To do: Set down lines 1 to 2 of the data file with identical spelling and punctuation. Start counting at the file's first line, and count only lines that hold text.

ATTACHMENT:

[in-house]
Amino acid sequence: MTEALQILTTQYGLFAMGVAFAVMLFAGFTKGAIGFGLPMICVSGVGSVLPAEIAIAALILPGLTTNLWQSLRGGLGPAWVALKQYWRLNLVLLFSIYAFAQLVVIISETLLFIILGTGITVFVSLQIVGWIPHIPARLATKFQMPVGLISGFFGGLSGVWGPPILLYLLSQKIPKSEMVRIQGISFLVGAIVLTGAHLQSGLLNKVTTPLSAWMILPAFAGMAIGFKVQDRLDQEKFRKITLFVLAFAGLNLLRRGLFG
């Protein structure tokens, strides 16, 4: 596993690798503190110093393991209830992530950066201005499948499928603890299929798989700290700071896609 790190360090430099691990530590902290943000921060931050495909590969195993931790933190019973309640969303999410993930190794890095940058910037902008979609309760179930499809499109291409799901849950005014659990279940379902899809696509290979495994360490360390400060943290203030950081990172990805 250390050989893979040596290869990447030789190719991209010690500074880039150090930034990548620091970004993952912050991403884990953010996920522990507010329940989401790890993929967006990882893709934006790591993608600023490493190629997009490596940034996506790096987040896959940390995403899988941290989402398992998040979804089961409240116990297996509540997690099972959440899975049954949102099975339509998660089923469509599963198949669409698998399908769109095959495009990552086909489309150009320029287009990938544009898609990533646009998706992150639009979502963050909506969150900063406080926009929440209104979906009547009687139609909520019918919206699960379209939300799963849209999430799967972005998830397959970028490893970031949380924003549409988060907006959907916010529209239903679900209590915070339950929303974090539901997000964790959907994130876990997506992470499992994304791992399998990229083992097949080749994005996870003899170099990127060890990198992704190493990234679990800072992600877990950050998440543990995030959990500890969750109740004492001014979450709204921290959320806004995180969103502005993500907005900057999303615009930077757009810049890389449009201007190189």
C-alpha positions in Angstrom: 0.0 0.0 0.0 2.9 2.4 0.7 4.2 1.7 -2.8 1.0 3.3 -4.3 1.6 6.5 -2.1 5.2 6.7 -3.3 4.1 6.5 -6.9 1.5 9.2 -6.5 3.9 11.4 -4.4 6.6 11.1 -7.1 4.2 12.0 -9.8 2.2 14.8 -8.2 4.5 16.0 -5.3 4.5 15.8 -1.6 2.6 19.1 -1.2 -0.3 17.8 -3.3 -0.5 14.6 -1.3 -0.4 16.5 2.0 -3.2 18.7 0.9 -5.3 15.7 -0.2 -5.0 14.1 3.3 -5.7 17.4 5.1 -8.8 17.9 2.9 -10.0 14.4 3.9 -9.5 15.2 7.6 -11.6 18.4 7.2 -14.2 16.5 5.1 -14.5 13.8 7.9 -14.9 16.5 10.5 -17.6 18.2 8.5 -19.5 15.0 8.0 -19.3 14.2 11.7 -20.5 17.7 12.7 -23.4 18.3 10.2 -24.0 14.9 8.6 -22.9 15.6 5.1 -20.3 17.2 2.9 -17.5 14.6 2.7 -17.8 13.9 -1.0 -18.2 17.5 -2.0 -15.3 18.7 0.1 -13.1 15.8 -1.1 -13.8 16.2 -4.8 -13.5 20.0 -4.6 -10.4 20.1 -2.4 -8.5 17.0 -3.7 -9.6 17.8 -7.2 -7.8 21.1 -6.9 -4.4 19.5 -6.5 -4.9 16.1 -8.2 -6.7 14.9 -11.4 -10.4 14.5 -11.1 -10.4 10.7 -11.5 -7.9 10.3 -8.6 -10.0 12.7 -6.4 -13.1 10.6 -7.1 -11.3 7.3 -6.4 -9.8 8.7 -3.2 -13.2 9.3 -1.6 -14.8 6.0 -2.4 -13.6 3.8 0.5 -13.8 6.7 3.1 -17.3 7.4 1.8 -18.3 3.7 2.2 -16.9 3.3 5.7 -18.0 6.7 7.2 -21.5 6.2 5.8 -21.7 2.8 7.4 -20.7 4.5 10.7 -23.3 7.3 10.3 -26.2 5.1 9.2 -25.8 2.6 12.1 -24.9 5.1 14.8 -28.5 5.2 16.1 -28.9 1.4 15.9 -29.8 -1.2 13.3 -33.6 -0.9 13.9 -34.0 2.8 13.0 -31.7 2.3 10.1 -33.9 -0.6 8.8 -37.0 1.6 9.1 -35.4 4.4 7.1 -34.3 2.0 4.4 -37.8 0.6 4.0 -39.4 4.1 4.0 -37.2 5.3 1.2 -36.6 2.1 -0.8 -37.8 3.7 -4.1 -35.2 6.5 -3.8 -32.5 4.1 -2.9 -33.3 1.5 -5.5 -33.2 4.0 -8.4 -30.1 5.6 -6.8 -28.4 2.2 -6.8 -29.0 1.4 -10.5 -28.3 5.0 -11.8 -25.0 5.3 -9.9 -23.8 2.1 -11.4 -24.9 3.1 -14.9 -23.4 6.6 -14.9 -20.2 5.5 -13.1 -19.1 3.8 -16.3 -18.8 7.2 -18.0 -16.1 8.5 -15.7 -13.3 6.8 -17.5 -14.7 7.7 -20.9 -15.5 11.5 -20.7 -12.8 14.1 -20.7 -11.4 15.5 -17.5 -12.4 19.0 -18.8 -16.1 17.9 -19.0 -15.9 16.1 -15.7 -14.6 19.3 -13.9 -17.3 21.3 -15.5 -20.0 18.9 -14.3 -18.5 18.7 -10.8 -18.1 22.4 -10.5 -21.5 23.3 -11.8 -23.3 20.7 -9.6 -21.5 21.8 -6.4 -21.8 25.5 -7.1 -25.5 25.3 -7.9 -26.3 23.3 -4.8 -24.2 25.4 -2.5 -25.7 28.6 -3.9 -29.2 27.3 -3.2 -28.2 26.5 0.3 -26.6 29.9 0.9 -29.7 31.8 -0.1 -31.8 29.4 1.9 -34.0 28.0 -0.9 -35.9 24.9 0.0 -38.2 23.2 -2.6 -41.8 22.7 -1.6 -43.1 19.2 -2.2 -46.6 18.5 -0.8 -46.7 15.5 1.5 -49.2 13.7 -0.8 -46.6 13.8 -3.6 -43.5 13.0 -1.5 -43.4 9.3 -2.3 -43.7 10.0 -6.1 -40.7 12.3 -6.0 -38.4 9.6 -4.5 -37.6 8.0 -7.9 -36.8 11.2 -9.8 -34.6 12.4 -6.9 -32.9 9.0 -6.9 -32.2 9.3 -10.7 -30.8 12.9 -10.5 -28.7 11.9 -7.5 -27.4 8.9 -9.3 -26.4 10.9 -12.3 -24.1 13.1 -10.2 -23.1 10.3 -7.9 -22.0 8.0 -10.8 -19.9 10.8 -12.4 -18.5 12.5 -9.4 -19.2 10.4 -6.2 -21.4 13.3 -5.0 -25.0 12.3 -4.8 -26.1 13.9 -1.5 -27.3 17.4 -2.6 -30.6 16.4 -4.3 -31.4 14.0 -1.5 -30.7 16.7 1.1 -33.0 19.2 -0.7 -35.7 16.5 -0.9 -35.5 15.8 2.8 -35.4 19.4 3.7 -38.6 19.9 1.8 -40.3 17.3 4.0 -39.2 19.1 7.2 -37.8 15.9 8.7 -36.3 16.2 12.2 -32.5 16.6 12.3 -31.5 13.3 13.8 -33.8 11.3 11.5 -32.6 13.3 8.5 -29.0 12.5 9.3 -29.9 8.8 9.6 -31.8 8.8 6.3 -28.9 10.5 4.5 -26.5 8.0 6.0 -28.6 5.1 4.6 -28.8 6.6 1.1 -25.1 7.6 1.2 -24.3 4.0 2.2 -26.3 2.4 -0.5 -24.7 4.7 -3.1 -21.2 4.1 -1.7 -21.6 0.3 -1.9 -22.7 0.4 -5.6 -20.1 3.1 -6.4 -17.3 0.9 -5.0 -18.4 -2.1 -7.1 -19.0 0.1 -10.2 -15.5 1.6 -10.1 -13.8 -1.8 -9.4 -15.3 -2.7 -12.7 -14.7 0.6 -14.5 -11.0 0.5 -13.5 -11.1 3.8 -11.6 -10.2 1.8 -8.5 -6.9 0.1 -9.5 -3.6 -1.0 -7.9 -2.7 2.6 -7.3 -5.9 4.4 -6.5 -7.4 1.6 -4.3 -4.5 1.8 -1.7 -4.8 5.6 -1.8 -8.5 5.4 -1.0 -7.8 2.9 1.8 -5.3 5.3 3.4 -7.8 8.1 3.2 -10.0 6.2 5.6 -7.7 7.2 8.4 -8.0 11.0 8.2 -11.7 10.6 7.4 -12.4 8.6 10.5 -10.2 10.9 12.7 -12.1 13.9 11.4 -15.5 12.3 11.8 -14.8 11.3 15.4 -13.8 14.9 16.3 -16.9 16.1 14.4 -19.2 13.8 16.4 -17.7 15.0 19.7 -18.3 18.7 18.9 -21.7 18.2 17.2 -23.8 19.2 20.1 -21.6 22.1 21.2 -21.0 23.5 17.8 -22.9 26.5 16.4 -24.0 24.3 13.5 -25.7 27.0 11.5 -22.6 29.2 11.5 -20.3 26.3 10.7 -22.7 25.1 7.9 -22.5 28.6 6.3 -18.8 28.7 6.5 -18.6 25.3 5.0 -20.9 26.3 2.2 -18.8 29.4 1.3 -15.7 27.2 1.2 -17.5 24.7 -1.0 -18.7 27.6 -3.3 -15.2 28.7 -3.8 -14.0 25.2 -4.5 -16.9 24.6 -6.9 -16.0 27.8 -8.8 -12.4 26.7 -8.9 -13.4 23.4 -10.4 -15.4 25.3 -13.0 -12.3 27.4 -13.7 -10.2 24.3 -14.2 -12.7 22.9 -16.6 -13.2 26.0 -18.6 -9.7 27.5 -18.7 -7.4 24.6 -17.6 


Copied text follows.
[in-house]
Amino acid sequence: MTEALQILTTQYGLFAMGVAFAVMLFAGFTKGAIGFGLPMICVSGVGSVLPAEIAIAALILPGLTTNLWQSLRGGLGPAWVALKQYWRLNLVLLFSIYAFAQLVVIISETLLFIILGTGITVFVSLQIVGWIPHIPARLATKFQMPVGLISGFFGGLSGVWGPPILLYLLSQKIPKSEMVRIQGISFLVGAIVLTGAHLQSGLLNKVTTPLSAWMILPAFAGMAIGFKVQDRLDQEKFRKITLFVLAFAGLNLLRRGLFG